Advisers have to go downstairs to meet with students unable to get to their third-floor offices.

“As you walk around, there are small half-steps, flights of stairs that go up and down half-levels and make it virtually impossible to reach certain parts of the building in an accessible way,” Tyson said.

Tomaszewski said architects are still trying to determine the best way to fix that, whether it’s realigning floors or adding elevators or both.

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Tyson is also looking forward to having modern, flexible classrooms for lectures, group study, tutoring or student projects, rather than the current “one size fits all” model with chalkboards.

CannonDesign was hired earlier this year to develop conceptual designs for the project, determining “how much space we need to build to accommodate the program we need, and how much it will cost,” said math Professor Sheldon Katz, special assistant to the dean of the College of LAS for the project. He first broached the subject of renovating Altgeld back in 2006, when he was department chairman.

The architects’ report will update information from the 2011 feasibility study, incorporate changes such as the decision to replace rather than renovate Illini Hall, and provide more precise cost estimates, Tomaszewski said.

The original price tag was estimated at $100 million, but it’s likely to rise, he said.

The plan calls for $10 million in private funding. Tomaszewski said there has been strong donor interest, though he didn’t have fundraising totals. The campus has also pledged $27 million from a student fee reserved for deferred maintenance projects for academic buildings.

CannonDesign is developing timelines for the project and, depending on the option selected, construction on the new Data Sciences Center could begin in 2021, Tomaszewski said. Work on Altgeld would follow, with completion in 2025, he said.

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The project can’t come too soon for Katz and Tyson. While they appreciate the building’s historic value, “it’s difficult to recruit new faculty with these facilities,” Katz said.

The math department is overflowing, and growing, with almost 100 faculty members and 150 Ph.D. students as well as 1,200 undergraduate majors. Offices for math faculty and graduate students are scattered in several buildings across campus, Tyson said.

The explosion of interest in “big data” and data sciences has opened up the potential for collaborations between math and statistics and other departments across campus, and the new Data Sciences Center “zone” will facilitate that, Tyson said.

“It’s a wonderful opportunity for the university to renovate one of its signature buildings, one of the postcard buildings right on the campus, and at the same time make it functional and usable for our units, math and statistics — and tie the whole project into data science,” he said.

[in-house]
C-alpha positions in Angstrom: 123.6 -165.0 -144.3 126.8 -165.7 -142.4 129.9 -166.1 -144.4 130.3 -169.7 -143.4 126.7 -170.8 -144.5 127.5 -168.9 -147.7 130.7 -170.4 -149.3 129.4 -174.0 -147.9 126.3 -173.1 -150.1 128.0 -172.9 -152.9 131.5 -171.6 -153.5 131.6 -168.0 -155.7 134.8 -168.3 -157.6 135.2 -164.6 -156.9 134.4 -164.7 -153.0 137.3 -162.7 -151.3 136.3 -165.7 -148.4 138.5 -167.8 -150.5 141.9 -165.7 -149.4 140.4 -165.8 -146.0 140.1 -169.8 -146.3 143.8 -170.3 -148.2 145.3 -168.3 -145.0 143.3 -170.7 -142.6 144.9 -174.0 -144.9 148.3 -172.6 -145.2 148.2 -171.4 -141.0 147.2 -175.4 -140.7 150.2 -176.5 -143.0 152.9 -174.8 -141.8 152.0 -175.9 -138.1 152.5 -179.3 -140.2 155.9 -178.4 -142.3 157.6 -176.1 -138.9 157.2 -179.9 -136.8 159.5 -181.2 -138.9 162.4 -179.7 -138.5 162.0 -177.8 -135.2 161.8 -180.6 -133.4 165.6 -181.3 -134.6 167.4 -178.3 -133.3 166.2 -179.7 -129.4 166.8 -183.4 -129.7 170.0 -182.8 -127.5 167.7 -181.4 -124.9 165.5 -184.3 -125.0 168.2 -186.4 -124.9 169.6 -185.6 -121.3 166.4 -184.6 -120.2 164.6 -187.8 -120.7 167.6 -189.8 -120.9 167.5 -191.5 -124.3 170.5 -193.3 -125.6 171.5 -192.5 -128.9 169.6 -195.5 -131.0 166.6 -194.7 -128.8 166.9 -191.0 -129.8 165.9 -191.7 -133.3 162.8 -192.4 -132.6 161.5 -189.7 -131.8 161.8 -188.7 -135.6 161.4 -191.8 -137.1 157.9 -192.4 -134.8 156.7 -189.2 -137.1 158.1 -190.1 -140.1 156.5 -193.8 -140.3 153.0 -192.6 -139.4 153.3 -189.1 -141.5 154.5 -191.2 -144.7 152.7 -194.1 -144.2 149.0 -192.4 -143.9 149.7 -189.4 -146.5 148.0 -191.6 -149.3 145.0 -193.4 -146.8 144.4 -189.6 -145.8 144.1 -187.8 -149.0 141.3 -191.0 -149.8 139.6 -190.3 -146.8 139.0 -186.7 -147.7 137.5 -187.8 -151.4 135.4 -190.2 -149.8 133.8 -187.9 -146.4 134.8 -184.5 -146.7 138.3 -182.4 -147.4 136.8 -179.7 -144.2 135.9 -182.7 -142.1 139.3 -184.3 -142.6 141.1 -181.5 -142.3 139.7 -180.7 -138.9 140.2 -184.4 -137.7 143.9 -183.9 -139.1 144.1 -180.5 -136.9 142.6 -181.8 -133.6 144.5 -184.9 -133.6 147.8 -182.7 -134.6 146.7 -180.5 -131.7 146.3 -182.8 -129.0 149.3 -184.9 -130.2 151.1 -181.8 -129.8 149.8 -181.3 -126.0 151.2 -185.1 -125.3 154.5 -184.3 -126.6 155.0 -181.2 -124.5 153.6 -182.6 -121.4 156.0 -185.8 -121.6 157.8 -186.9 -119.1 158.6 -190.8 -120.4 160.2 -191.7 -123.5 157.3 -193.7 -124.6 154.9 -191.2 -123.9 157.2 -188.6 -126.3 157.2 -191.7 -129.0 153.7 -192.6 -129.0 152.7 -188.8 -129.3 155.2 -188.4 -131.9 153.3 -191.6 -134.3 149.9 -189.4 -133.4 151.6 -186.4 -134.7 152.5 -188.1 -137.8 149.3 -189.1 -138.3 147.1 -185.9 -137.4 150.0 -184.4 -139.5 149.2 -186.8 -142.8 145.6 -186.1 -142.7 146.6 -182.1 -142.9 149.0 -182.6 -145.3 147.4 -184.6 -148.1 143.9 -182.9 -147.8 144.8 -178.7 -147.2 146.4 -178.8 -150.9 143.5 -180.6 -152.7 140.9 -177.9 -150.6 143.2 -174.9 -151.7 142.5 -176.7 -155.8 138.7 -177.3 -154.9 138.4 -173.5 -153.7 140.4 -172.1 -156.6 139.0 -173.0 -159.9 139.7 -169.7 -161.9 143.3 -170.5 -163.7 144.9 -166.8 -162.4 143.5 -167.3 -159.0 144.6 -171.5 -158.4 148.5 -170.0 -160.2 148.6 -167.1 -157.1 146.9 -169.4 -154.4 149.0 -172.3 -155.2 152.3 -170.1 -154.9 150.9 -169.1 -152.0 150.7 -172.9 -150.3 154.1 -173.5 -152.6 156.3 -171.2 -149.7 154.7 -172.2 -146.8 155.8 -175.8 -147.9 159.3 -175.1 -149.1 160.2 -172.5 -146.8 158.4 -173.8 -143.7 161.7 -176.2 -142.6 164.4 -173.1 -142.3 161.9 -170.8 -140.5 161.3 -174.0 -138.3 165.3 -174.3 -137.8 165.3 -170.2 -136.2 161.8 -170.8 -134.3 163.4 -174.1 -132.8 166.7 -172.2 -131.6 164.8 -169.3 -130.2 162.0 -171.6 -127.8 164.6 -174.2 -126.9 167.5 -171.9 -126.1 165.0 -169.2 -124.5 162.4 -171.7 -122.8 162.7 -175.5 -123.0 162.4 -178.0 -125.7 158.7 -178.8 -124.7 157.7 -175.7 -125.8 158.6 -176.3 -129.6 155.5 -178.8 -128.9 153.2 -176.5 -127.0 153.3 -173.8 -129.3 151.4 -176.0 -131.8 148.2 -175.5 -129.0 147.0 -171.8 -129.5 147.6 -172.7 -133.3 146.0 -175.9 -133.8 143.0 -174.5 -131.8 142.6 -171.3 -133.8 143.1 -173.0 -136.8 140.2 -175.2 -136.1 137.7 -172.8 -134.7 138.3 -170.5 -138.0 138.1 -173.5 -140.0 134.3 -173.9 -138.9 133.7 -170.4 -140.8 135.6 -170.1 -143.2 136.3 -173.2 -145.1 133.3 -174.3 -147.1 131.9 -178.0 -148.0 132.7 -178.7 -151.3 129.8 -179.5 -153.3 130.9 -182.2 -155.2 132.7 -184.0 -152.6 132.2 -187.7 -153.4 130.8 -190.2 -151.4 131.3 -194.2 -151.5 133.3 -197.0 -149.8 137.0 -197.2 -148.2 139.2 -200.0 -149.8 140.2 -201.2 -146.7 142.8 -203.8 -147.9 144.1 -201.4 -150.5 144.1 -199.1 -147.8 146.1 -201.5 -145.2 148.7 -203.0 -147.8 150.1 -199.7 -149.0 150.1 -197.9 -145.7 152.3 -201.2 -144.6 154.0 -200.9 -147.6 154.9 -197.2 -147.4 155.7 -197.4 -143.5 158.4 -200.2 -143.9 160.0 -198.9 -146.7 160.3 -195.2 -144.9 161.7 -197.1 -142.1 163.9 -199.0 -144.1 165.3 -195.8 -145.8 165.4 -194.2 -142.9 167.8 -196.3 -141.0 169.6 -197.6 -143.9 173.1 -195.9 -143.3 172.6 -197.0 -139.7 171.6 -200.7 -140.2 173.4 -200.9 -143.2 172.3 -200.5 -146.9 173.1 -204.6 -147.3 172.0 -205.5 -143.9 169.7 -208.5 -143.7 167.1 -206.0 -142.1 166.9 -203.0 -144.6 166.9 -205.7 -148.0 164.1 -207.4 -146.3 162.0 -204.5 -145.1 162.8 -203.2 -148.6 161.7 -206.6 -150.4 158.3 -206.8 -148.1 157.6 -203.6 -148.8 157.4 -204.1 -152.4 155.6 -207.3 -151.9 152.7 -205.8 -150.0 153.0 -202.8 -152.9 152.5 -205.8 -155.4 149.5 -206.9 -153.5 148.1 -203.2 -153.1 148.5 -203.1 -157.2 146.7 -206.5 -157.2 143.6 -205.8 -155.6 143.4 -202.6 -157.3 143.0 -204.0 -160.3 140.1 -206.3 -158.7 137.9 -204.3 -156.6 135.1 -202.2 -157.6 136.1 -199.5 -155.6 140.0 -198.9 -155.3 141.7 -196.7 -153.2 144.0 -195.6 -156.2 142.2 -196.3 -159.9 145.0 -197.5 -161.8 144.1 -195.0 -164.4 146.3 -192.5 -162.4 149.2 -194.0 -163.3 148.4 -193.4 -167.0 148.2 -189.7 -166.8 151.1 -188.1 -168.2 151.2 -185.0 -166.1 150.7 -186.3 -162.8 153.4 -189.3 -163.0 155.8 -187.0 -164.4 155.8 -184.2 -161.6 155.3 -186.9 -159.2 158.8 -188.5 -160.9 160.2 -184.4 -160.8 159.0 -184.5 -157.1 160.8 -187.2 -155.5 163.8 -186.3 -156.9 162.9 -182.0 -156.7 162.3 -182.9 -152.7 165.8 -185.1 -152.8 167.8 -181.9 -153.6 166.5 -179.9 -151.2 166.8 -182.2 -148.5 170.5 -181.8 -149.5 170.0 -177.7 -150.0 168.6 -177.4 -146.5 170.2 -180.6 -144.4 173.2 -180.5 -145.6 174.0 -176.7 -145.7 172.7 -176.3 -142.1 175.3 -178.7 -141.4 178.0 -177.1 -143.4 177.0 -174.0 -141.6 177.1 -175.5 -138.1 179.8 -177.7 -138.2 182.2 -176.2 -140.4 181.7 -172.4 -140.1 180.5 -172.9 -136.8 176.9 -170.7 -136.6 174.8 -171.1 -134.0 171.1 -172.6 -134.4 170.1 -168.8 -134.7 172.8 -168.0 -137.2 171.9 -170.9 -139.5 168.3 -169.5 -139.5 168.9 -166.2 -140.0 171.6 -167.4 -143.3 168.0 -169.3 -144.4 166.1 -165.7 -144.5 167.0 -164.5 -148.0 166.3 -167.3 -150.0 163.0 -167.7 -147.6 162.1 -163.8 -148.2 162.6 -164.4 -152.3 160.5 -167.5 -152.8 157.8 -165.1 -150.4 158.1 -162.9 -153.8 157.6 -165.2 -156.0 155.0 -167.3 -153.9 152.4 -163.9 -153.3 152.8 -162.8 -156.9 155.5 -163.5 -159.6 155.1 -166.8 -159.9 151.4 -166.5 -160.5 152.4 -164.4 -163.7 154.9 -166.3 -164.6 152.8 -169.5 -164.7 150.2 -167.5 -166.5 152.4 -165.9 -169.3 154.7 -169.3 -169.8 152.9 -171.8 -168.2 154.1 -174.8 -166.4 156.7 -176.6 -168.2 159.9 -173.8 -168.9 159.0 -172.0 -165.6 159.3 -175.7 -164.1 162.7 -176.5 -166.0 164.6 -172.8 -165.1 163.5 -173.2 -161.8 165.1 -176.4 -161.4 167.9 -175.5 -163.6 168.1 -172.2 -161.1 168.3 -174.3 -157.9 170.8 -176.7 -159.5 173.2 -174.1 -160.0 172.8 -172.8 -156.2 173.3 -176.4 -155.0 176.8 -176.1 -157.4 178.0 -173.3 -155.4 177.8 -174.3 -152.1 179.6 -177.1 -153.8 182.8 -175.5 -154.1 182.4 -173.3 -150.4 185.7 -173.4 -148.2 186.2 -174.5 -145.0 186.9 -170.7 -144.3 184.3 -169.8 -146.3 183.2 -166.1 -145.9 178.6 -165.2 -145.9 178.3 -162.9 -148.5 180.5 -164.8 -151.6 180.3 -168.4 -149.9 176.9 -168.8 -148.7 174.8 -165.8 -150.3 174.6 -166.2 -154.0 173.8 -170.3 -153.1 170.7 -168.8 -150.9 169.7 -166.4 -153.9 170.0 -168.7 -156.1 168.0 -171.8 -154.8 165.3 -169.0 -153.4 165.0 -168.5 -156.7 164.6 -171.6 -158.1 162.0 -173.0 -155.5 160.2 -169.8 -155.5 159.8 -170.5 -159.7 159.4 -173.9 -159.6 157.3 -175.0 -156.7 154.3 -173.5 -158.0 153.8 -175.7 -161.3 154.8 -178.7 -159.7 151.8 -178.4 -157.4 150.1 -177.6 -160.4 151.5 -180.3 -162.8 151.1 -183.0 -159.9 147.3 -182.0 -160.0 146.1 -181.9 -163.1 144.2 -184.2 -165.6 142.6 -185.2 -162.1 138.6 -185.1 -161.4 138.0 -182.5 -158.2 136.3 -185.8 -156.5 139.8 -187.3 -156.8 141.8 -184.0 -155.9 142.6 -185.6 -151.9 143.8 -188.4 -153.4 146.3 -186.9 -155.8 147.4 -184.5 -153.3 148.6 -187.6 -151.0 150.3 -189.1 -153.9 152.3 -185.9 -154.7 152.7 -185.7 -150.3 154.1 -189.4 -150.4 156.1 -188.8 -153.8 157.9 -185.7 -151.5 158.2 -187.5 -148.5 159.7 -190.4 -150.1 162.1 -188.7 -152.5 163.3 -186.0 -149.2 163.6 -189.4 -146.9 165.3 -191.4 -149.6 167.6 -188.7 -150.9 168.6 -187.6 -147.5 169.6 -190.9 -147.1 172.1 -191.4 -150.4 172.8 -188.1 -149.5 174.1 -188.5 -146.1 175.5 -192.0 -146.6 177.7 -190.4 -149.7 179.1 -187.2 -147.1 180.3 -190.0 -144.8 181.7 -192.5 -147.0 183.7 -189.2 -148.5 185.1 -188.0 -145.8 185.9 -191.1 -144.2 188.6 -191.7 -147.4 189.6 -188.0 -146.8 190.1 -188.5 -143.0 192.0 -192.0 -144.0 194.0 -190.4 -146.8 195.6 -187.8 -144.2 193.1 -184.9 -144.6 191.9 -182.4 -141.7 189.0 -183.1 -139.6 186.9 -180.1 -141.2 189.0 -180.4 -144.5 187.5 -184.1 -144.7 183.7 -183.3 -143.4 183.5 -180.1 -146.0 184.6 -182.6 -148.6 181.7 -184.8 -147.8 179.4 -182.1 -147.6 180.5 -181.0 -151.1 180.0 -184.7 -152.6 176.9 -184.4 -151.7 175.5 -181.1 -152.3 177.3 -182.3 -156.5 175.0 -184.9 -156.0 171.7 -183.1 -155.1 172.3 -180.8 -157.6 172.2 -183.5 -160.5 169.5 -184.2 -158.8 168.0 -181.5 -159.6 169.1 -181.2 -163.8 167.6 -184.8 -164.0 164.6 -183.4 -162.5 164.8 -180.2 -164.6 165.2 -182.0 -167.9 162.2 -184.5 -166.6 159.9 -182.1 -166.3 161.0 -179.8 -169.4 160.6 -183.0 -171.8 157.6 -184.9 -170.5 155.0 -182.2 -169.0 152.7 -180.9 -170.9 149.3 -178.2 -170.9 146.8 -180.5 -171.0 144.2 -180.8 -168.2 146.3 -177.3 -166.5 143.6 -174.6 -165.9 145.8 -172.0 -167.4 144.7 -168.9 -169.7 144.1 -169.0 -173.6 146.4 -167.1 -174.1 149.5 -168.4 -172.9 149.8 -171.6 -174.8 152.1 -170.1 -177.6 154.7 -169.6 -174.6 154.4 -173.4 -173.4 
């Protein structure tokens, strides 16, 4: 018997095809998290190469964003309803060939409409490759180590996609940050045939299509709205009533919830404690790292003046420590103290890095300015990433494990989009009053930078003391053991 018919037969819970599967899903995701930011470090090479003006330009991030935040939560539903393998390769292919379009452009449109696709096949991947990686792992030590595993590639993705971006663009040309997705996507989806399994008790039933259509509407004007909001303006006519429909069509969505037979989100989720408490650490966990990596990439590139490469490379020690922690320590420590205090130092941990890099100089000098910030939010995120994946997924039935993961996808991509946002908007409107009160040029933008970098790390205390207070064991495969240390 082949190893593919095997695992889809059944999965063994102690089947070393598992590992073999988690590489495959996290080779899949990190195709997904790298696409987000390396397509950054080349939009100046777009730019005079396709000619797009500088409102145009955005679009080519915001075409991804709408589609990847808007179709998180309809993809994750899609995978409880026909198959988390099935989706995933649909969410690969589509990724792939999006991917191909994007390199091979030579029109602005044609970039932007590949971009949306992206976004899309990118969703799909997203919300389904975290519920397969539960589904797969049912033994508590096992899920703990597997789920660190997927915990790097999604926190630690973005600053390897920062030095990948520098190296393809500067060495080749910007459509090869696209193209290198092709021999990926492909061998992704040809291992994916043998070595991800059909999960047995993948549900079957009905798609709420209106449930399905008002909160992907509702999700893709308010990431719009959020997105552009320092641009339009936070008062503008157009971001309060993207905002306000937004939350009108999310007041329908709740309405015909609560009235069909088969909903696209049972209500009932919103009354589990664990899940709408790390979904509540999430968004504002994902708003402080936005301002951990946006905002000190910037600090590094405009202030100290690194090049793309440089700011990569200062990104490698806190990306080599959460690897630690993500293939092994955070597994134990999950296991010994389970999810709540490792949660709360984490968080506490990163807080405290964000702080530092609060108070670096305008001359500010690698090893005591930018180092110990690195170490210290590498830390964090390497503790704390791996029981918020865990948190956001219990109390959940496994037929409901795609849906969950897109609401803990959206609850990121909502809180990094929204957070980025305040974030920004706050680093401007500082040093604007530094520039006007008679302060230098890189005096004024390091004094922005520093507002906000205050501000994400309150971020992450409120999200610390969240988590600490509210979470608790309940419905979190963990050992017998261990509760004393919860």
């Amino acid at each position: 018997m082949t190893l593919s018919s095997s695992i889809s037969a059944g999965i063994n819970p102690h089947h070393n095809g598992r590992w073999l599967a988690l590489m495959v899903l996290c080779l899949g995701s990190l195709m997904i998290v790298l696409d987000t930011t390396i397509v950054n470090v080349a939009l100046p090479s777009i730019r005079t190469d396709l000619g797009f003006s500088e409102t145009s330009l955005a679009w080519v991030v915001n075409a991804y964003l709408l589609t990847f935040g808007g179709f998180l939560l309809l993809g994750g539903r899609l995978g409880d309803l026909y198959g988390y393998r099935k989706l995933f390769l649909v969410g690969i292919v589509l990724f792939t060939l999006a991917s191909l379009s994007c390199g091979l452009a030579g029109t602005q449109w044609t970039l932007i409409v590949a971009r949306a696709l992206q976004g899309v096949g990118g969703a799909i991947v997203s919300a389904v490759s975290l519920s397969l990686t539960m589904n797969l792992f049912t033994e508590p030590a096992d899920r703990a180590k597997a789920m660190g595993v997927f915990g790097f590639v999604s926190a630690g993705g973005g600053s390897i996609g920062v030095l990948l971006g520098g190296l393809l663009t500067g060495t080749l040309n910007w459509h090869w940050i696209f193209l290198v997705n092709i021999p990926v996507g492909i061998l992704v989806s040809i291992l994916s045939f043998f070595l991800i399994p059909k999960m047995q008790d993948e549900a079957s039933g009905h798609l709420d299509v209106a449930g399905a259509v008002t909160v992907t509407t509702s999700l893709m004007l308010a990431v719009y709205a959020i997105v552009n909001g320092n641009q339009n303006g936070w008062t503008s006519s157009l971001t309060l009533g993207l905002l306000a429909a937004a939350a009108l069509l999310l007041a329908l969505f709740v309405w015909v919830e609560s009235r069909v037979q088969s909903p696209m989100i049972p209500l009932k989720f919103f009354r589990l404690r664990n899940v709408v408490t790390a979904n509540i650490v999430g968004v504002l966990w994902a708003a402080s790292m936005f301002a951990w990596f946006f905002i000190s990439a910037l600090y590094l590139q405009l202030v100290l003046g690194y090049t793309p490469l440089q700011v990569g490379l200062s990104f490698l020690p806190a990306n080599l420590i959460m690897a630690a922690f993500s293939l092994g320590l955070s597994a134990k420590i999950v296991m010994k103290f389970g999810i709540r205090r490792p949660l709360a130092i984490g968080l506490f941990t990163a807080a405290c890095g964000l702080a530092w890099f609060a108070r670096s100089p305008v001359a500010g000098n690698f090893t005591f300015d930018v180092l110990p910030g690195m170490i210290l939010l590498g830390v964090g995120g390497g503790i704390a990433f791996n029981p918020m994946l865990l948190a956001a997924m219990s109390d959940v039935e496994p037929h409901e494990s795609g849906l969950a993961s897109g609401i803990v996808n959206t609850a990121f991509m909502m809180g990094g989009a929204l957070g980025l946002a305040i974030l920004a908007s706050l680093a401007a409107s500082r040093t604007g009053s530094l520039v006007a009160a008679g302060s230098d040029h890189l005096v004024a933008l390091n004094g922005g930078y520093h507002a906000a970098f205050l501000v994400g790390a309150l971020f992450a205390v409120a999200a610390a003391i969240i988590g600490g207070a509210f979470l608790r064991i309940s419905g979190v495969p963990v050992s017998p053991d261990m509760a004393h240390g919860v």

Campus planners are “absolutely” committed to preserving Altgeld’s historic features, but they know that may be costly, Tomaszewski said.

In the math library, for instance, the wrought-iron shelving system for the book stacks is integral to the structure, which will complicate any renovation. Ideally, they’d like to open up the east end of the library that was closed off years ago, restore the murals and re-create its “open airy feeling,” he said.

Professionals are removing layers of paint in sections of the ceiling and walls to try to find the original designs and color schemes.

A small renovation project a few years ago uncovered pristine wood floors under old linoleum in a hallway that was once part of the library. Katz is sure other “gems” will be discovered as the renovation gets underway.

Some alumni have questioned the decision to raze Illini Hall, which was built in 1907 as a home for the University YMCA. In 1919, it became the Illini Union — before the current union opened in 1949 — and later housed The Daily Illini.

The campus had originally planned to renovate Illini Hall but it couldn’t accommodate the space needs of the two departments or the plans for the Data Sciences Center, Tomaszewski said. The UI is working with the state’s historic preservation office to document the building’s history and may retain some of its elements, he said.

“Many of our alums have spent many enjoyable days here in Illini Hall,” Katz said. “The condition of the building is not anything that anybody has fond feelings for. After careful consideration, we realized there was no way to preserve that building while meeting the needs for University of Illinois students for the next century.”



Julie Wurth is a reporter covering the University of Illinois at The News-Gazette. Her email is, and you can follow her on Twitter (@jawurth).